He looked even beyond this and saw the inhabitants of the world just before His second coming, and declared that the condition of the world at that time would be similar to that at the time of the flood. “As it was in the days of Noe,” He said, “so shall it be in the days of the coming of the Son of man.” For as in the days that were before the flood they were eating and drinking, marrying and giving in marriage, and knew not until the flood came and took them all away; so shall also the coming of the Son of man be.” What was it that caused the destruction of the world in the time of the flood? It was the sins of the people; “the thoughts and imaginations of their heart was only evil continually.” They trampled upon the commands (721) of God, as did the Jews after them; and for this they suffered God’s retributive judgments. “Even so shall it be when the Son of man cometh.”EA 189.3

    Recovering from their dismay, the flying priests stopped, and asked one another, “Why did we flee thus from the presence of that one man?” They did not know that this was the representative of the Father, that in Christ divinity was clothed in humanity. “We will return and challenge Him,” they said, “and ask him by what authority he has presumed to expel us from the temple.”EA 189.4

    As they approached the temple, they heard acclamations of joy and songs of praises. When they entered the courts what a scene met their eyes. Christ was ministering to the poor, the suffering, the afflicted. . These people had heard of Jesus, of his compassion and love; how he healed the sick, opened the eyes of the blind, and made the lame to walk; and because they could find relief from their affliction and sin in no other source, one cry for pity went up from their lips. One after another they told to Jesus of their affliction; and Jesus bent over each as a mother bends over (722) her suffering child, giving to the suffering ones tender comfort, and bidding the sick and afflicted receive health and strength. When the priests and rulers reached the temple, men were glorifying God for the wonderful works he had done among them; mothers were bidding their children praise their Deliverer, and give thanks to Him who had brought comfort and relief, health and peace.EA 189.5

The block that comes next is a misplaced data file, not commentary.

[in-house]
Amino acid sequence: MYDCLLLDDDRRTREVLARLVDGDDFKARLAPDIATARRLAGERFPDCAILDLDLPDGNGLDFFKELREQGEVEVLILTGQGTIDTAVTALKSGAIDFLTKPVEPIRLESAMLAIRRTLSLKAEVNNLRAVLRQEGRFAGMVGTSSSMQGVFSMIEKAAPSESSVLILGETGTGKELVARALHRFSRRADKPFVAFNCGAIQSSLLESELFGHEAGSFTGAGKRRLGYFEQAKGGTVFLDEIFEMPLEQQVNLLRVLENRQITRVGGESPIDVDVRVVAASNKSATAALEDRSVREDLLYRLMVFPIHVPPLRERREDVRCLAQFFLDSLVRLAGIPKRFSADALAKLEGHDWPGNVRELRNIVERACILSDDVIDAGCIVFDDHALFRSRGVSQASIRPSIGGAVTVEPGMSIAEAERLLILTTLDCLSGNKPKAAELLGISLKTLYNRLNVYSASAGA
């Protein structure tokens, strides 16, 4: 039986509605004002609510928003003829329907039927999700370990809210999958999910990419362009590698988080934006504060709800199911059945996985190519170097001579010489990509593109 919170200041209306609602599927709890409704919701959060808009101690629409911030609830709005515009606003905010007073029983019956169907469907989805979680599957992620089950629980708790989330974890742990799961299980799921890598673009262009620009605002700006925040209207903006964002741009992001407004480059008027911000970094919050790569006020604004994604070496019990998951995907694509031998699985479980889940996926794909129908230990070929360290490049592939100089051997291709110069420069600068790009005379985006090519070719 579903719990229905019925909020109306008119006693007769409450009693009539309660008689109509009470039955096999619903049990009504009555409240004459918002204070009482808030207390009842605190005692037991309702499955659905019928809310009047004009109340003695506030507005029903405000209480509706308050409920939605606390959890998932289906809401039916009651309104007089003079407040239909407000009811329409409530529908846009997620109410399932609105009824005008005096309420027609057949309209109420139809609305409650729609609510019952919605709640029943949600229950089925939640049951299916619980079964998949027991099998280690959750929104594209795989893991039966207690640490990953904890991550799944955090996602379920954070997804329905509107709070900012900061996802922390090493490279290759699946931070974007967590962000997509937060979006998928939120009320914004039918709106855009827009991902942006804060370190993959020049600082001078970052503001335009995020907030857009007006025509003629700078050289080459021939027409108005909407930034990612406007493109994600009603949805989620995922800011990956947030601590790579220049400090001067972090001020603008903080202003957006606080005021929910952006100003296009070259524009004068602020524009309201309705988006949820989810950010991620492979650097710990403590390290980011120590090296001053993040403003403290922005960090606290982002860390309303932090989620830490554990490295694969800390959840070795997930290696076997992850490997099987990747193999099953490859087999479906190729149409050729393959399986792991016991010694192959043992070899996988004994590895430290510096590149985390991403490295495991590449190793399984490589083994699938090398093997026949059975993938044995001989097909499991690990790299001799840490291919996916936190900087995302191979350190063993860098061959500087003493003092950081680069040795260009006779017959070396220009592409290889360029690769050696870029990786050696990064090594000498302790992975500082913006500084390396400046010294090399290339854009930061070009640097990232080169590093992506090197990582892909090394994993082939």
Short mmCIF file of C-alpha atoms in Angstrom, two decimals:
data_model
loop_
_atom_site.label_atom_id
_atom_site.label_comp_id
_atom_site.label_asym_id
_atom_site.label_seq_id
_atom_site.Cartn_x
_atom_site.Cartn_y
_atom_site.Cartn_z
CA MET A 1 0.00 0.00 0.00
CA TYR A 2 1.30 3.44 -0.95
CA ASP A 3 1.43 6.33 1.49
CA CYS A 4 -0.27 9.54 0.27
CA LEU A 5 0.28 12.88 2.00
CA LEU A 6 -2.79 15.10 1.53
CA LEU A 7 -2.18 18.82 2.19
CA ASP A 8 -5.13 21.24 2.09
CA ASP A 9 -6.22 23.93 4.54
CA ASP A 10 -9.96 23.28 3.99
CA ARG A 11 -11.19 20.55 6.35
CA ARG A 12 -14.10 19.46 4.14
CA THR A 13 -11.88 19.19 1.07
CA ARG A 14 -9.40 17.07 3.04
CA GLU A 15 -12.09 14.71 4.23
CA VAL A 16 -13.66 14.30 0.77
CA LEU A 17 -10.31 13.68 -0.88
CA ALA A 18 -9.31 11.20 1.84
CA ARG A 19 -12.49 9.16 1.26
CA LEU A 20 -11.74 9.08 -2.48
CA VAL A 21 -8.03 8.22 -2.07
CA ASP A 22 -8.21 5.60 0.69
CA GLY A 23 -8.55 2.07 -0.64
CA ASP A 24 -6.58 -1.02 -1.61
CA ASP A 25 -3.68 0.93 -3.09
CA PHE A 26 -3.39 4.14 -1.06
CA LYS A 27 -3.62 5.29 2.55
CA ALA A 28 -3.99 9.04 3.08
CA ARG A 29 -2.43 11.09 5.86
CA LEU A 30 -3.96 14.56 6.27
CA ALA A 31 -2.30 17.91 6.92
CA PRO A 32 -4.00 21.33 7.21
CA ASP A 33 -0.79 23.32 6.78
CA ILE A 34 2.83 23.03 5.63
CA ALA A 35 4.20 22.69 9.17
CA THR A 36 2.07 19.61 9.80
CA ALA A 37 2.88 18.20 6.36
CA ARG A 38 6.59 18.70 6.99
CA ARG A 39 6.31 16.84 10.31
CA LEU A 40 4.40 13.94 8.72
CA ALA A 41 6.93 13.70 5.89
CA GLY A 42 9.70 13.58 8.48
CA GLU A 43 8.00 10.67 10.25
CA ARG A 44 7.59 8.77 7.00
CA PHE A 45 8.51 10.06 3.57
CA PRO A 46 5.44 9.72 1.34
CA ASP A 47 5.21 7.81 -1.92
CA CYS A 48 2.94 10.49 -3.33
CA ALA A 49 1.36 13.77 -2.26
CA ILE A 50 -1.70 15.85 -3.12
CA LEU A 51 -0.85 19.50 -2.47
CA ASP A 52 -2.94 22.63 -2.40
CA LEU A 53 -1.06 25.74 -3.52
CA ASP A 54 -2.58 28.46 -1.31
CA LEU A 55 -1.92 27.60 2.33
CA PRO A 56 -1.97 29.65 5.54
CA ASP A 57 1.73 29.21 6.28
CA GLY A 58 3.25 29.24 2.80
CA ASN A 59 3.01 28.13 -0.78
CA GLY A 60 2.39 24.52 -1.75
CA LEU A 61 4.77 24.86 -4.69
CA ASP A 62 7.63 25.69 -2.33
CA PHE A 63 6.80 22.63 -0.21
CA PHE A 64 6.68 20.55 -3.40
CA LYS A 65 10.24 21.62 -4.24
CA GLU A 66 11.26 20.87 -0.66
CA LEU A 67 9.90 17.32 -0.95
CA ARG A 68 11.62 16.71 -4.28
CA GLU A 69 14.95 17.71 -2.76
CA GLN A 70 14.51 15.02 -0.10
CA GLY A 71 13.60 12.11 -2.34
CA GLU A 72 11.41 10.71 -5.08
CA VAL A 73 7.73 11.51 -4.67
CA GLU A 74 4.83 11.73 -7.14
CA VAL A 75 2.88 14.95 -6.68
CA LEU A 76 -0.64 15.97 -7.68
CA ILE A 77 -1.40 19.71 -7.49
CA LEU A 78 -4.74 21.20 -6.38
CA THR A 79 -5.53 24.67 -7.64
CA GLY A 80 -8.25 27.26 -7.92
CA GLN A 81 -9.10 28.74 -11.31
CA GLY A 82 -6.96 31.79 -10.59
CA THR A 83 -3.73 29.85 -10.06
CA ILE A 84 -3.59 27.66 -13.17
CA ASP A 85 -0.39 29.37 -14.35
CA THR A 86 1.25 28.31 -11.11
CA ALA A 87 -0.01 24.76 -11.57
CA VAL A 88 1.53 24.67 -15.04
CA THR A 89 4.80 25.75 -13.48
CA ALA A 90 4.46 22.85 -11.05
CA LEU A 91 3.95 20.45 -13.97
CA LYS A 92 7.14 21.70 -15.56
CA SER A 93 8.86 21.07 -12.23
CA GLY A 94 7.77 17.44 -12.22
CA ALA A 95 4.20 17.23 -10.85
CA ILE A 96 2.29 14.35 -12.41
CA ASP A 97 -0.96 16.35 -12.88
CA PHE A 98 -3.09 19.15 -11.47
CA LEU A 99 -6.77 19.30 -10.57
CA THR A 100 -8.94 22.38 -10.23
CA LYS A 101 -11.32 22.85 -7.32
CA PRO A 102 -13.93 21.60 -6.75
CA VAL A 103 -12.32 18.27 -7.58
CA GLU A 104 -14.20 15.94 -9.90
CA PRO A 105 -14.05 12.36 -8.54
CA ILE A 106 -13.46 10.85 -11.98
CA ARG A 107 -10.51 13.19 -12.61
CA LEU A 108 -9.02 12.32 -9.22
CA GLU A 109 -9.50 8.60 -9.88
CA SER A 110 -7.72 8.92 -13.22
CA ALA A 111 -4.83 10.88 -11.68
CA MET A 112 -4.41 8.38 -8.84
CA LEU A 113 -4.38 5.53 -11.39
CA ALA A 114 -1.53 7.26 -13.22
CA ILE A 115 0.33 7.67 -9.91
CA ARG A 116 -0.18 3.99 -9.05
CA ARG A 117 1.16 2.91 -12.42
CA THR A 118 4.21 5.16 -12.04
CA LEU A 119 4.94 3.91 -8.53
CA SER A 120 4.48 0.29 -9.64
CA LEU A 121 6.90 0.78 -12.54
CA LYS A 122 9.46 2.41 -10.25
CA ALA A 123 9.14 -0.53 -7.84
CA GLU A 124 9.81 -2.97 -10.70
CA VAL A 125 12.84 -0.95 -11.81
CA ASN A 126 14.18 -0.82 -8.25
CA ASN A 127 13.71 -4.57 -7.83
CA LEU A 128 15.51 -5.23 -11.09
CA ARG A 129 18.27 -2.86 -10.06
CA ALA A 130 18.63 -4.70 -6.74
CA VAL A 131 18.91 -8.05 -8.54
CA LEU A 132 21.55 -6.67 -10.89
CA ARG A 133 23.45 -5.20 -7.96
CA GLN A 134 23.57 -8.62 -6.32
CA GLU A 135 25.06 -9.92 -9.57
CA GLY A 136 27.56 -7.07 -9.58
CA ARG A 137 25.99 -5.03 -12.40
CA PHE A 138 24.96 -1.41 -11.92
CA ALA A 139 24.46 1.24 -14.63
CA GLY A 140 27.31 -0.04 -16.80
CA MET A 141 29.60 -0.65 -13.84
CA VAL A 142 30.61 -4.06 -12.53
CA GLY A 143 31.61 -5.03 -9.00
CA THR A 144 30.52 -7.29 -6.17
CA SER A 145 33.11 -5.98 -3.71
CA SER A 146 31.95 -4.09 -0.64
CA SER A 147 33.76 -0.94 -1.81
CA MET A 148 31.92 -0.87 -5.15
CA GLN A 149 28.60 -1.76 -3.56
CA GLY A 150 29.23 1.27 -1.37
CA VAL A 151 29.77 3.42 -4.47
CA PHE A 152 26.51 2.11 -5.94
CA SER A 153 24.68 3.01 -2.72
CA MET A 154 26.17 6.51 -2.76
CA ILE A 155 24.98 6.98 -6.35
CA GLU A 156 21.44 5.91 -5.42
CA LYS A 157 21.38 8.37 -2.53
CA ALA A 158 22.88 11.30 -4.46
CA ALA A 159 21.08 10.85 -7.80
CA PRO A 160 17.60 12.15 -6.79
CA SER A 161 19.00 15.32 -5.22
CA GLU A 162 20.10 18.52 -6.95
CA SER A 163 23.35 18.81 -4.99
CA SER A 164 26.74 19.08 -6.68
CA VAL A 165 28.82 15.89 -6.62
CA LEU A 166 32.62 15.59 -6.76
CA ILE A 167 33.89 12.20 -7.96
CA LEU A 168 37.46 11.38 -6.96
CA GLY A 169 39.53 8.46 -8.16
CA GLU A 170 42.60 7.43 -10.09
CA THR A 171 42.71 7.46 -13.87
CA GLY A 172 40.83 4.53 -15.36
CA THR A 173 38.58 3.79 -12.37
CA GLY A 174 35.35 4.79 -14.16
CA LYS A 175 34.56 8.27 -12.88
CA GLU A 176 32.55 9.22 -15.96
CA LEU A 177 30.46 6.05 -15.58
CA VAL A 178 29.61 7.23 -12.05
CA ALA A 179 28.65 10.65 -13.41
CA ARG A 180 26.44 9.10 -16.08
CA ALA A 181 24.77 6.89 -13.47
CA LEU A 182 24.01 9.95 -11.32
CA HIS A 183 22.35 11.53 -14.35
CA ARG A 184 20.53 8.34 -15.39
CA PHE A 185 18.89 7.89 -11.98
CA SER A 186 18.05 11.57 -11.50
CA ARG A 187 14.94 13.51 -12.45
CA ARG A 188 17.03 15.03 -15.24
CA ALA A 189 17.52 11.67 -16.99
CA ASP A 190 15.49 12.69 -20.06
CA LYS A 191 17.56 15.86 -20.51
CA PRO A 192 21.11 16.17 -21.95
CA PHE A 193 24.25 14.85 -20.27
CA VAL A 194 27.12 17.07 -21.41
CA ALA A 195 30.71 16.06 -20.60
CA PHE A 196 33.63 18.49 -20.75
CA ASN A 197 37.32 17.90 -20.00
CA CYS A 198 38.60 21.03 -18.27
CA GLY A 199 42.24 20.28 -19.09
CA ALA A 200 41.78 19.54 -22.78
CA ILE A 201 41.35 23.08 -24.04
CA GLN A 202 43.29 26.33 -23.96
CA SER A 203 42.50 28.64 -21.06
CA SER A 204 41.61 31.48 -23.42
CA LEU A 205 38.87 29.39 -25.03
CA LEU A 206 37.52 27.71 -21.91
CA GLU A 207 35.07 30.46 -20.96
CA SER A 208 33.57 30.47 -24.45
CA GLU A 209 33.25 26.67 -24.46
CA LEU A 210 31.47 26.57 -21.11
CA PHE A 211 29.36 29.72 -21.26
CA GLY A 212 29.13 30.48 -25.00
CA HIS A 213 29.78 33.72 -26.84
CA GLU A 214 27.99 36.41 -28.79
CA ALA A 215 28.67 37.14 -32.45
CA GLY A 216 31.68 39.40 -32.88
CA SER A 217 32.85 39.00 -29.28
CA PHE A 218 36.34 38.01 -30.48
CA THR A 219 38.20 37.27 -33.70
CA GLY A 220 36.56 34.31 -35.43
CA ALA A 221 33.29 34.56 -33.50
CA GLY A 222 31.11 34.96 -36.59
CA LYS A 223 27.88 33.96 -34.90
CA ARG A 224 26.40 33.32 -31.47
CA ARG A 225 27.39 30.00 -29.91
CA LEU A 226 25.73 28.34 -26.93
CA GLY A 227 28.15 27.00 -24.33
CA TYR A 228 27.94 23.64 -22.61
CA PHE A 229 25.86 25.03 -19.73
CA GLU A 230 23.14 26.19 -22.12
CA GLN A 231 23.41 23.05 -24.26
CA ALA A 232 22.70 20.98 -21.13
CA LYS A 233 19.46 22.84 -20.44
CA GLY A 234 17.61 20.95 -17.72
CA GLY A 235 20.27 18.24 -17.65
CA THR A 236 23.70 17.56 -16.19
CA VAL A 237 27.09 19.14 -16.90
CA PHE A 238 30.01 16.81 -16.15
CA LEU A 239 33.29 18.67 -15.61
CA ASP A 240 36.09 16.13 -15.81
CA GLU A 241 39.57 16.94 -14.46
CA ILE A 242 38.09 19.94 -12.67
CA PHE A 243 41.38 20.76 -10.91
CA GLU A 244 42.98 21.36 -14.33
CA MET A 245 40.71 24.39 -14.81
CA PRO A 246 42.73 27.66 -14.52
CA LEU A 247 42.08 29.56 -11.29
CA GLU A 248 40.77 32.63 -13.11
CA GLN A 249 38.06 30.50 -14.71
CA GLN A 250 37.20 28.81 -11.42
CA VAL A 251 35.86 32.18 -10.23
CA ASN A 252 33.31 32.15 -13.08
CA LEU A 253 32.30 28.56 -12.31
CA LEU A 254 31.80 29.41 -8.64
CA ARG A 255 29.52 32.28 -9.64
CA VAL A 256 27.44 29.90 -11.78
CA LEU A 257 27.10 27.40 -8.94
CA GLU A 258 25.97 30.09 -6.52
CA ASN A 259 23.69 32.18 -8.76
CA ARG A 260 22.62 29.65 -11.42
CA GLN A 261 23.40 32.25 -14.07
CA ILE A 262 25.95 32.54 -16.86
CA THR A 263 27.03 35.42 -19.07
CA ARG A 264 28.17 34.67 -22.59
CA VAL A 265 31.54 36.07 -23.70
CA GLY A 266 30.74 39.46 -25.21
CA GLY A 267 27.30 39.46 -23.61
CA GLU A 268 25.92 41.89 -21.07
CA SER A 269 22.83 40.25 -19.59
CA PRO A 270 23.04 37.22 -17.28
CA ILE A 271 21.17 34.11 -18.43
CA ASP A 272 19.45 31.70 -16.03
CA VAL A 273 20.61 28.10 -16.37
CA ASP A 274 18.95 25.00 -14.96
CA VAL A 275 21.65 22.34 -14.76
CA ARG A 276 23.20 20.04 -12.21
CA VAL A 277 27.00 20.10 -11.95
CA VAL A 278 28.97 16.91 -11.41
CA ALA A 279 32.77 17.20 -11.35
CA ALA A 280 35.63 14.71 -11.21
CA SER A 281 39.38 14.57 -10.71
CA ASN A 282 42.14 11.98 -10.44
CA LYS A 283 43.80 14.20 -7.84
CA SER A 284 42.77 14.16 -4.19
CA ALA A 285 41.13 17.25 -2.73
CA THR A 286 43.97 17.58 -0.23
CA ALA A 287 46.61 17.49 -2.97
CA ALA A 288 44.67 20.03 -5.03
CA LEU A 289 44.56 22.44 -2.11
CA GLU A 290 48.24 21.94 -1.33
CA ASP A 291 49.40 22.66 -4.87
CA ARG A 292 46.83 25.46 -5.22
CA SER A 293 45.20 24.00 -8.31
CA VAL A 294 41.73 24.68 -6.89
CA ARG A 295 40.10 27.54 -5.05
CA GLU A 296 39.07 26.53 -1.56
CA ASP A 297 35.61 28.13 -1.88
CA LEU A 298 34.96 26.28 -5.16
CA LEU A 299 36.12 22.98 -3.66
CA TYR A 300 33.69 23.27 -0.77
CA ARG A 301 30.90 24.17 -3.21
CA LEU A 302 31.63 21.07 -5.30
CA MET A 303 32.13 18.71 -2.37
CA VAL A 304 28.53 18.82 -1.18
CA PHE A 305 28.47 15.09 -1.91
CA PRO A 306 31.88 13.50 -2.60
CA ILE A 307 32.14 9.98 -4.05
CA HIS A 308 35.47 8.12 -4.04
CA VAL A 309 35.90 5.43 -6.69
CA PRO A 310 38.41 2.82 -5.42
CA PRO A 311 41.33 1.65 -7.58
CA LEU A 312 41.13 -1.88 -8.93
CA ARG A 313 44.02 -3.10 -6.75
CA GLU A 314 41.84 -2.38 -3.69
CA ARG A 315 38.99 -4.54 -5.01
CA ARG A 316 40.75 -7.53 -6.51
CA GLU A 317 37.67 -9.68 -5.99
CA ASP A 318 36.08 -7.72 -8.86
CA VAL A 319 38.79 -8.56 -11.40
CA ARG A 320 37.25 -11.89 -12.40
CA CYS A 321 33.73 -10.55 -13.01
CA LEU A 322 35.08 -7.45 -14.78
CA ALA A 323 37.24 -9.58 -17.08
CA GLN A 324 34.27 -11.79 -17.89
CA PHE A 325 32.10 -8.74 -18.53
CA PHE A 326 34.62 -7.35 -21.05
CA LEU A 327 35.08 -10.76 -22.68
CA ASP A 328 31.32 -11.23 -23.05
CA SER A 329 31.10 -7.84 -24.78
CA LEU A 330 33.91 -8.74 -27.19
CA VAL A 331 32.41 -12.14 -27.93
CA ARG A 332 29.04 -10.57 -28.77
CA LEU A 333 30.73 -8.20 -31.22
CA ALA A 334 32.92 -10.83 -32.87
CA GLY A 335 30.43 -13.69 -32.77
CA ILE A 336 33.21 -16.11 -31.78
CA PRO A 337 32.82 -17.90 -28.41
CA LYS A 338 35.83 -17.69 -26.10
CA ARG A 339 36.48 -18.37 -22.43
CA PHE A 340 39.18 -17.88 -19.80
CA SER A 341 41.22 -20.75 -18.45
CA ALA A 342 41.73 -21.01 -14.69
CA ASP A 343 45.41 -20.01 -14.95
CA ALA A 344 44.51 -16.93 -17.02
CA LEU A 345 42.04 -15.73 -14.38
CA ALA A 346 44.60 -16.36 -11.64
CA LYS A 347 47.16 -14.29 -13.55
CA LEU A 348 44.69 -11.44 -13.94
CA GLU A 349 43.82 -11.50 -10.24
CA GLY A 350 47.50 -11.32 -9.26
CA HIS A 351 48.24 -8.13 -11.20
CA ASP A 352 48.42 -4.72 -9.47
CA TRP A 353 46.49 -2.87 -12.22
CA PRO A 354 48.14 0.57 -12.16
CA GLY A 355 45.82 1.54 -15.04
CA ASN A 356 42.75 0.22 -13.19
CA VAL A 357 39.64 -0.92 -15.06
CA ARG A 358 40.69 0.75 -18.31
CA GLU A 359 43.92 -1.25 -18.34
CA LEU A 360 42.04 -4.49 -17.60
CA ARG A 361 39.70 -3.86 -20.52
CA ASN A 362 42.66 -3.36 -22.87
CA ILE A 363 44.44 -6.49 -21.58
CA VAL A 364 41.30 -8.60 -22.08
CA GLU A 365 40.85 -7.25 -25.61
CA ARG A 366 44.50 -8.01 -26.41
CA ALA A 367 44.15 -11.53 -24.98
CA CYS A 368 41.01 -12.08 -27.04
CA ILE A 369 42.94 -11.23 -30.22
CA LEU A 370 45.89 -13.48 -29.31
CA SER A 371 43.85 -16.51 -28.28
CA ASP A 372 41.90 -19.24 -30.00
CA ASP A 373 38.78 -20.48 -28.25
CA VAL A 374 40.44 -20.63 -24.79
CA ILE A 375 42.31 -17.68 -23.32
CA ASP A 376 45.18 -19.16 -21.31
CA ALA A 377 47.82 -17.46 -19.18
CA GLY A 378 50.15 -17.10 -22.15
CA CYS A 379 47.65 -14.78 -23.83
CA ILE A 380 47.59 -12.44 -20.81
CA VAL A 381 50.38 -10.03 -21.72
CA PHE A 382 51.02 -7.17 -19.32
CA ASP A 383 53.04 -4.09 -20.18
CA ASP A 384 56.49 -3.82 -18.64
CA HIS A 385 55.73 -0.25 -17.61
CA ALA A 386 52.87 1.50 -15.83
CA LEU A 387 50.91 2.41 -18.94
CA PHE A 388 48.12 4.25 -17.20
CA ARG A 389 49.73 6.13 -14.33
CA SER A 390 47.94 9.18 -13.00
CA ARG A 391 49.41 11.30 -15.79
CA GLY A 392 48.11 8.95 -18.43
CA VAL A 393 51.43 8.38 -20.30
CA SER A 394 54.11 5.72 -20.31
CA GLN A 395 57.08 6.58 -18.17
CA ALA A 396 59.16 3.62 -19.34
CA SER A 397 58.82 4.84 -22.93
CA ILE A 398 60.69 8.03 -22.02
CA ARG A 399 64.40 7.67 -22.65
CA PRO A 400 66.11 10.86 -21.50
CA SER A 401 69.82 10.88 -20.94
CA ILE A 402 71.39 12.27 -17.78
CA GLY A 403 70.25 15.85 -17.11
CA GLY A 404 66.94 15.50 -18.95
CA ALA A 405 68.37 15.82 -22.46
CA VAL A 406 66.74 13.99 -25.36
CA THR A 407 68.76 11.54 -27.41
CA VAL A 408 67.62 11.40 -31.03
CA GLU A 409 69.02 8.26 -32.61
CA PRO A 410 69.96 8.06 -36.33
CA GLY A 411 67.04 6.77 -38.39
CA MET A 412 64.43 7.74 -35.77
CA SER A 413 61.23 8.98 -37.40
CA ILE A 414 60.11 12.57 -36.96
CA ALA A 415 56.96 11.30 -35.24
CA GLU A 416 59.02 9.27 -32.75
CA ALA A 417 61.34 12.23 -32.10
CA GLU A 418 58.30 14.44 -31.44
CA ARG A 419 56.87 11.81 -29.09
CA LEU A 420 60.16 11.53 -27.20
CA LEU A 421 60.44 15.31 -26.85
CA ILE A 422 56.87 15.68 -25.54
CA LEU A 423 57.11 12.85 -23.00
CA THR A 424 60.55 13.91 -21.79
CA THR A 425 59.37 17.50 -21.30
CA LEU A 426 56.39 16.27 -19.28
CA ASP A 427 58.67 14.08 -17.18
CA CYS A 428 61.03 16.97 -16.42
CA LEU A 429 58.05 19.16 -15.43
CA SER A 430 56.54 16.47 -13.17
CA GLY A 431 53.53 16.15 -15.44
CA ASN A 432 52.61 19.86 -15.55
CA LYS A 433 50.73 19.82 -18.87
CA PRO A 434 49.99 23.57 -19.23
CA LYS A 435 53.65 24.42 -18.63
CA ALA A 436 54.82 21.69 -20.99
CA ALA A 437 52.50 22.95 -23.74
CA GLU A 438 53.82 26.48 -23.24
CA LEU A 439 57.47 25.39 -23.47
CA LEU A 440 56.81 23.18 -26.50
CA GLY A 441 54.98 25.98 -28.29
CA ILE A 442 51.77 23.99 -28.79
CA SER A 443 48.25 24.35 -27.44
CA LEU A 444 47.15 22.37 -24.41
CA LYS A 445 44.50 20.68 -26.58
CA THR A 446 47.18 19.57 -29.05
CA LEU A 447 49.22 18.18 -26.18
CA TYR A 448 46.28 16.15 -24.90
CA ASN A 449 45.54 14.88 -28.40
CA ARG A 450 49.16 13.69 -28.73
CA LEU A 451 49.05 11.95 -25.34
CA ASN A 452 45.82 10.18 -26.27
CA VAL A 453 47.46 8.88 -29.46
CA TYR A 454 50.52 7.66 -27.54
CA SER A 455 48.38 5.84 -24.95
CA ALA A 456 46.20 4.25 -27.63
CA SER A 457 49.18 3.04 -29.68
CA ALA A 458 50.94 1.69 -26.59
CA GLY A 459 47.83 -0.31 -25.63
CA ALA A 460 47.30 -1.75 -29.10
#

In this very work Christ was giving evidence of His divine mission; He was doing the very work that it had been foretold the Messiah would do. In the synagogue at Nazareth he had opened the book of Isaiah, and read there the description of His mission. “The Spirit of the Lord is upon me, because He hath anointed Me to preach the gospel to the poor; he hath sent Me to heal the broken-hearted, to preach deliverance to the captives, and recovering of sight to the blind, to set at liberty them that are bruised.” The priests and rulers should have known that He was the anointed of the Lord; for they claimed to be the expositors of the prophecies.EA 189.6

    The Jewish people were taught to have great respect for the prophets, and the power displayed by Christ at this time convinced (723) may who had not closed their hearts against the light that Jesus was the sent of God. The Holy Spirit also wrought to present the prophecy of Isaiah to the minds of those who witnessed his wonderful work in the temple. “He is the Messiah” some said. But those who desired riches, and determined to have them no matter how, stifled the voice of conscience, and closed the door of their hearts against Him. They money changers were displeased with His action. “What business,” they questioned, “had He to interrupt their work? The stalls were their own; they had paid a sufficient sum for them to the temple authorities, that they might sell the sacrificial offerings to the people. Their hearts were full of avarice and selfishness. They had oppressed the poor, and the widow and fatherless, refusing to give them an offering at the small sum they could pay. When the poor had presented their distress to them, they had turned away as unfeelingly as though the poor had no souls to save. They had pointed the finger of scorn at them, charging them with sin, and declaring that their suffering and poverty was curse from God on account of transgression. Men who could deal thus with the afflicted were not above planning (724) the murder of the Son of God. And this they had done. On the way to the temple they had said they would kill the Saviour, and be rid of the troubler.EA 190.1

    “What sign showest thou that thou doest these things?” they asked. Had Christ not given them a sign? Had Christ not given them a sign? Had he not flashed heaven’s light into the soul of these men? He had given them heaven’s evidence of his mission; but he “did not commit himself unto them, because He knew all men; for He knew what was in man.” He had to watch them continually, for they were ever on His track, seeking for something by which they might accuse Him. “Destroy this temple,” Jesus said, “and in three days I will raise it up again.” Then said the Jews “Forty and six years was this temple in building, and wilt thou rear it in three days.” They were speaking of the temple at Jerusalem, but “He spake of the temple of His body. When therefore He was risen from the dead, His disciples remembered that He had said this unto them; and they believed the Scriptures, and the word which Jesus had said.” But the Jews did not believe on Him. They hated Him; for he had interfered with their gain-getting, and they knew He read their hearts like an open (725) book.EA 190.2